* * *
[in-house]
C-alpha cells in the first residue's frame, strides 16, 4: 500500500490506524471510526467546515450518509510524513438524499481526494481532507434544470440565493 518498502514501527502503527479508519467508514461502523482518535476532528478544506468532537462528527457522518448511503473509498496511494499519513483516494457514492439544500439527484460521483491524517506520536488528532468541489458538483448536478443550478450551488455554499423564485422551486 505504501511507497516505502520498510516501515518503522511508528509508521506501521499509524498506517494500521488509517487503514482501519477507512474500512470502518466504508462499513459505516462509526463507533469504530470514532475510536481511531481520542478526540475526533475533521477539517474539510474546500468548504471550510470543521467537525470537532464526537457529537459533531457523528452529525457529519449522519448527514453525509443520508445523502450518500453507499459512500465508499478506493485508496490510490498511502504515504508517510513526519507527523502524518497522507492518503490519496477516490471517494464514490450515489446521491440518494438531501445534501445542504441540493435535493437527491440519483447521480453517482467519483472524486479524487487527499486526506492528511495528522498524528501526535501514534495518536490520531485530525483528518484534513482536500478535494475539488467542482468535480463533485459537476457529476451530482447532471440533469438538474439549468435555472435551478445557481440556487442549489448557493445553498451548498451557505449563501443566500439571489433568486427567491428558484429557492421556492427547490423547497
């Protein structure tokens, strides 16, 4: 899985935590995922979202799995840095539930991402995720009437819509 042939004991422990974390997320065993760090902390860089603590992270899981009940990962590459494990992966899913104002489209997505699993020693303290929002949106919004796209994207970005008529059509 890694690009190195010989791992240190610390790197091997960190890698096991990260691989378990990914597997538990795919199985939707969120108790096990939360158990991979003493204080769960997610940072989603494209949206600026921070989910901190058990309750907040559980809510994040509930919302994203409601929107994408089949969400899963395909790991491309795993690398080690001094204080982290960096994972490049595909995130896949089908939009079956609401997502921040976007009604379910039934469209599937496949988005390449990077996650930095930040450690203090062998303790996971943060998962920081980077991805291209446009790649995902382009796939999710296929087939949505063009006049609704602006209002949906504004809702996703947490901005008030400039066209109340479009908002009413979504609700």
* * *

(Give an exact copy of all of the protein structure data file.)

[in-house]
C-alpha cells in the first residue's frame, strides 16, 4: 500500500490506524471510526467546515450518509510524513438524499481526494481532507434544470440565493 518498502514501527502503527479508519467508514461502523482518535476532528478544506468532537462528527457522518448511503473509498496511494499519513483516494457514492439544500439527484460521483491524517506520536488528532468541489458538483448536478443550478450551488455554499423564485422551486 505504501511507497516505502520498510516501515518503522511508528509508521506501521499509524498506517494500521488509517487503514482501519477507512474500512470502518466504508462499513459505516462509526463507533469504530470514532475510536481511531481520542478526540475526533475533521477539517474539510474546500468548504471550510470543521467537525470537532464526537457529537459533531457523528452529525457529519449522519448527514453525509443520508445523502450518500453507499459512500465508499478506493485508496490510490498511502504515504508517510513526519507527523502524518497522507492518503490519496477516490471517494464514490450515489446521491440518494438531501445534501445542504441540493435535493437527491440519483447521480453517482467519483472524486479524487487527499486526506492528511495528522498524528501526535501514534495518536490520531485530525483528518484534513482536500478535494475539488467542482468535480463533485459537476457529476451530482447532471440533469438538474439549468435555472435551478445557481440556487442549489448557493445553498451548498451557505449563501443566500439571489433568486427567491428558484429557492421556492427547490423547497
């Protein structure tokens, strides 16, 4: 899985935590995922979202799995840095539930991402995720009437819509 042939004991422990974390997320065993760090902390860089603590992270899981009940990962590459494990992966899913104002489209997505699993020693303290929002949106919004796209994207970005008529059509 890694690009190195010989791992240190610390790197091997960190890698096991990260691989378990990914597997538990795919199985939707969120108790096990939360158990991979003493204080769960997610940072989603494209949206600026921070989910901190058990309750907040559980809510994040509930919302994203409601929107994408089949969400899963395909790991491309795993690398080690001094204080982290960096994972490049595909995130896949089908939009079956609401997502921040976007009604379910039934469209599937496949988005390449990077996650930095930040450690203090062998303790996971943060998962920081980077991805291209446009790649995902382009796939999710296929087939949505063009006049609704602006209002949906504004809702996703947490901005008030400039066209109340479009908002009413979504609700």